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Nicotinamide Riboside limited by instability in bloodstream

Strategies to restore global NAD+ levels with Nicotinamide Riboside (NR) and Nicotinamide Mononucleotide (NMN) supplementation have garnered much attention, but there are challenges with oral administration.

Research shows that very little of these molecules make it through the gastrointestinal tract tract and liver without being degraded to less effective metabolites. This is why we design our NMN products for sublingual delivery.

However, making it through the GI tract and liver is just the first step. To be effective in tissues throughout the body, they must also be present in the bloodstream.

NR IS NOT STABLE IN THE BLOODSTREAM

Recent research covered below shows that when added to the bloodstream, NR is mostly degraded to nicotinamide (NAM) and is no longer found after one hour.

NAM levels increase initially, but the body regulates NAM levels. Excess NAM is methylated to MeNAM or Me2PY and excreted in the urine.

NR IS NEVER WIDELY AVAILABLE IN THE BLOODSTREAM

The next two charts are derived from the Brenner study published in August 2019.

Nicotinamide Riboside Augments the Aged Human Skeletal Muscle NAD+ Metabolome and Induces Transcriptomic and Anti-inflammatory Signatures (Brenner, August 2019)

Twelve male humans aged 70-80 years old were given 1,000 mg of Nicotinamide Riboside (NR) per day for 3 weeks.

NR supplementation had no effect on levels of NR circulating in the bloodstream.

  • NR was found at trace levels in the blood
  • NR levels were unchanged after supplementation
  • NMN was increased after NR supplementation
  • MeNAM and Me2PY in blood increased far more than NMN

EXCESS NAM IS METHYLATED AND EXCRETED IN URINE

 

Excess NAM is methylated to MeNAM, Me2PY or Me4PY to enable excretion in the urine.

The chart at left shows the massive increase of those metabolites in the blood are excreted in urine.

This study shows that NR is never available in the blood in appreciable quantity.

Supplementation with NR does result in more NMN available in the blood, but the majority is excreted in the urine as Methylated NAM.

 

NMN IS STABLE IN THE BLOOD, NR IS NOT

Degradation of Extracellular NAD+ Intermediates in Cultures of Human HEK293 Cells (Nikiforov, december 2019).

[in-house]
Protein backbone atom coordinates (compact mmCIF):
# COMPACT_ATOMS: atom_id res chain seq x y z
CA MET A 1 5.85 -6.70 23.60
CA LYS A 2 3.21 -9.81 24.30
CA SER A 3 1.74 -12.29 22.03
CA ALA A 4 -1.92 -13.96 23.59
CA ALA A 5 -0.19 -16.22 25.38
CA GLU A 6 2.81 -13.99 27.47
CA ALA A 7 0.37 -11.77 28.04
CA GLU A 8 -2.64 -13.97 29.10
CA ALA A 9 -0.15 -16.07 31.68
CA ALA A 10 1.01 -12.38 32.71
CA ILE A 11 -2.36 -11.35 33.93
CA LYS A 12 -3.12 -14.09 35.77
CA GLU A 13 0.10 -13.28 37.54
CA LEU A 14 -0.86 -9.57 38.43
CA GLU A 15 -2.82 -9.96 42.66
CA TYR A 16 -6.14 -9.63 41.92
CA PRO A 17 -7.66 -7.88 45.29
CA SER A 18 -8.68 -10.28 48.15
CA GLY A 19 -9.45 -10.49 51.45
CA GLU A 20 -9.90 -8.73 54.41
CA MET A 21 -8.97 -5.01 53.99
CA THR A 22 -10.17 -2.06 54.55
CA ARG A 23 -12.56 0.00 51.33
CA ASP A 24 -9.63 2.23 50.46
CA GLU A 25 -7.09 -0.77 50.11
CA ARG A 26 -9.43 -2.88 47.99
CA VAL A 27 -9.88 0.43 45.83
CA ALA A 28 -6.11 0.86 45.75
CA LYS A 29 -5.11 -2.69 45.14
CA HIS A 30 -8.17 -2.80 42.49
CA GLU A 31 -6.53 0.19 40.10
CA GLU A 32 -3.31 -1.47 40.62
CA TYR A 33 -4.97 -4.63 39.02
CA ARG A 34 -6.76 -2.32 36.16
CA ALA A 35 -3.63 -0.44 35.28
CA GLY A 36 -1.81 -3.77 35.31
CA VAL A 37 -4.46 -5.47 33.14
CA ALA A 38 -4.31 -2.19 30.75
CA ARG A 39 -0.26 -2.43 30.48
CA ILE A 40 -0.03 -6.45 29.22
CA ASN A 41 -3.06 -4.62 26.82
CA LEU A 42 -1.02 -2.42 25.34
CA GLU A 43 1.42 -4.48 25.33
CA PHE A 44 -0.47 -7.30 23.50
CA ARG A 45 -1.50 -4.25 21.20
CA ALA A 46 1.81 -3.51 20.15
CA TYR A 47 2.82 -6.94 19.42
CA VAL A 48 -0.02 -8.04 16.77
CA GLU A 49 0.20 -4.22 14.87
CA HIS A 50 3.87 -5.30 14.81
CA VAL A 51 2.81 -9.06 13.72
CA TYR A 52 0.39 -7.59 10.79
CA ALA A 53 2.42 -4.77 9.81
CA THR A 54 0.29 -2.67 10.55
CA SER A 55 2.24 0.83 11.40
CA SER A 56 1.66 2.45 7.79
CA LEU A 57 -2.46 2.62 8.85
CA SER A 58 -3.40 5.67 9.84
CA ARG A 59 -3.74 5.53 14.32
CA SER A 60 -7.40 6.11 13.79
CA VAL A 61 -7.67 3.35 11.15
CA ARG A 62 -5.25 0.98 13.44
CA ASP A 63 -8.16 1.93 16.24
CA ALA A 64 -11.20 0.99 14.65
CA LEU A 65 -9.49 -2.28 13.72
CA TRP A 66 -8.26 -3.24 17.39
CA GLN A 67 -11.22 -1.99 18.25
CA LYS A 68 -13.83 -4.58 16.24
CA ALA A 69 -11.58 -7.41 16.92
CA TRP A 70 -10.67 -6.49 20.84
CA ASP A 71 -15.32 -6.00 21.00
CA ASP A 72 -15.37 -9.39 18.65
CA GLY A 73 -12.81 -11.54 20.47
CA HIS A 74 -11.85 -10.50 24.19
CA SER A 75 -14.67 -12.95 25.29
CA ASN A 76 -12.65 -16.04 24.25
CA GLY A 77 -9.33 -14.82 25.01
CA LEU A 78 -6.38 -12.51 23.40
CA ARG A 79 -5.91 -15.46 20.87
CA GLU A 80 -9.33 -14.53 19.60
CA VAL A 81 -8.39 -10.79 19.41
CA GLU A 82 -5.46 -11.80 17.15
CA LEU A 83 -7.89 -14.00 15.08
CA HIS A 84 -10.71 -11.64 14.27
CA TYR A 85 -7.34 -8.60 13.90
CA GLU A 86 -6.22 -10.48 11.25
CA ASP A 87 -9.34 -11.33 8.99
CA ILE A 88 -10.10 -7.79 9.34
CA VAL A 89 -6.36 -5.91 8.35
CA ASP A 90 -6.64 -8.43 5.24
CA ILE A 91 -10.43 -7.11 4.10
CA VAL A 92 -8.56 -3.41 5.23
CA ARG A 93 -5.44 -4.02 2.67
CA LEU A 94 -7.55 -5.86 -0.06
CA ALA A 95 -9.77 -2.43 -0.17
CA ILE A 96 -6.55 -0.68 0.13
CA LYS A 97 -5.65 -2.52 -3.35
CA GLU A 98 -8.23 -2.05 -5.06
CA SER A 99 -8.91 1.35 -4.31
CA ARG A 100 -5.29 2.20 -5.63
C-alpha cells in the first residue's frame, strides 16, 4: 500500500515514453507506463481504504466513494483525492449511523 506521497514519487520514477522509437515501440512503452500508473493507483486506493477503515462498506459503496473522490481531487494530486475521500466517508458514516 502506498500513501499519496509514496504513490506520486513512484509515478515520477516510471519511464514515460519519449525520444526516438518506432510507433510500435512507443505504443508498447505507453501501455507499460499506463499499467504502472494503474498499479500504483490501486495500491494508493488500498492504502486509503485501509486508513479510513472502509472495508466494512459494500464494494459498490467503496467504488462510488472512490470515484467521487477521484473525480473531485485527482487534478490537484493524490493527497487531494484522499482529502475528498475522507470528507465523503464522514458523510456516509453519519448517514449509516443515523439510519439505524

The Nikiforov study examined the stability of NAD+ and its metabolites in blood plasma.

This confirmed prior research that enzymes in human blood readily degrade NAD+, NMN and NR at different rates, with NR being the least stable.

According to the authors:

NMN exhibits a relatively high chemical stability but is partly dephosphorylated to NR by the cells.

Surprisingly, NR was also rather efficiently hydrolyzed to Nam.

 

Loss of NAD homeostasis leads to progressive and reversible degeneration of skeletal muscle (Bauer, 2017).

The chart at left is from the Bauer study and shows the change in NR, NAM and NMN found in blood plasma after oral gavage of NR at 200 mg/kg.

NR was found at trace levels and not increased.

Within minutes, NAM was increased 16x, reaching 40x increase by 100 minutes.

This is a short-term increase in NAM following a single dose of NR, which shows it is degraded to NAM. This increased NAM is temporary, as excess NAM will be methylated and excreted in urine.

According to the authors:

Oral NR dosing increased circulating NAM 40-fold while NMN remained unchanged and NR was detected only at trace levels in the blood.

Orally administered NR that reaches the muscle appears to enter in the form of liberated NAM.

A reduced form of nicotinamide riboside defines a new path for NAD+ biosynthesis and acts as an orally bioavailable NAD+ precursor (Canto, december 2019).

The more recent study by Canto measures the degradation of NR to NAM in blood.

The chart at left shows NAM levels in blood plasma massively increase one hour after oral gavage of 500 mg/kg of NR.

According to the authors:

NR quickly disappears from the bloodstream, and is almost undetectable 1 h after intraperitoneal administration at 500 mg/kg.

Elegant tracer experiments demonstrated that after oral intake, NR was utilized as such by the liver, while it predominantly reached the peripheral tissues as its degradation product, NAM.

 

Extracellular NAM is a weak NAD+ precursor in multiple cells and tissues.

Extracellular NR degradation to NAM could constitute a limitation for its pharmacological efficacy.

 

These recently published studies show:

NMN

  • NMN IS STABLE IN BLOOD
  • NMN IS FOUND IN BLOOD AT 10X THE QUANTITY AS NR AND IS READILY AVAILABLE TO TISSUES THROUGHOUT THE BODY

NR

  • NR IS NOT STABLE IN BLOOD AND DEGRADES WITHIN ONE HOUR
  • NR IS NOT FOUND IN BLOOD AT MORE THAN TRACE LEVELS AND IS NOT AVAILABLE TO TISSUES OUTSIDE THE LIVER
  • SUPPLEMENTATION WITH NR DOES NOT INCREASE AVAILABILITY OF NR IN THE BLOODSTREAM
  • DUE TO LIMITED STABILITY, NR IS DEGRADED TO NAM BEFORE REACHING PERIPHERAL TISSUES

Conclusion

NR is unstable in aqueous liquid, so is not found in the bloodstream at more than trace levels. Any NR that survives the GI tract and makes it to the bloodstream is hydrolyzed to NAM within one hour, greatly limiting availability to peripheral tissues. Excess NAM is methylated and excreted in urine.

NMN is stable in the bloodstream and can be readily increased with supplementation, making it available to cells throughout the body in much greater quantity than NR.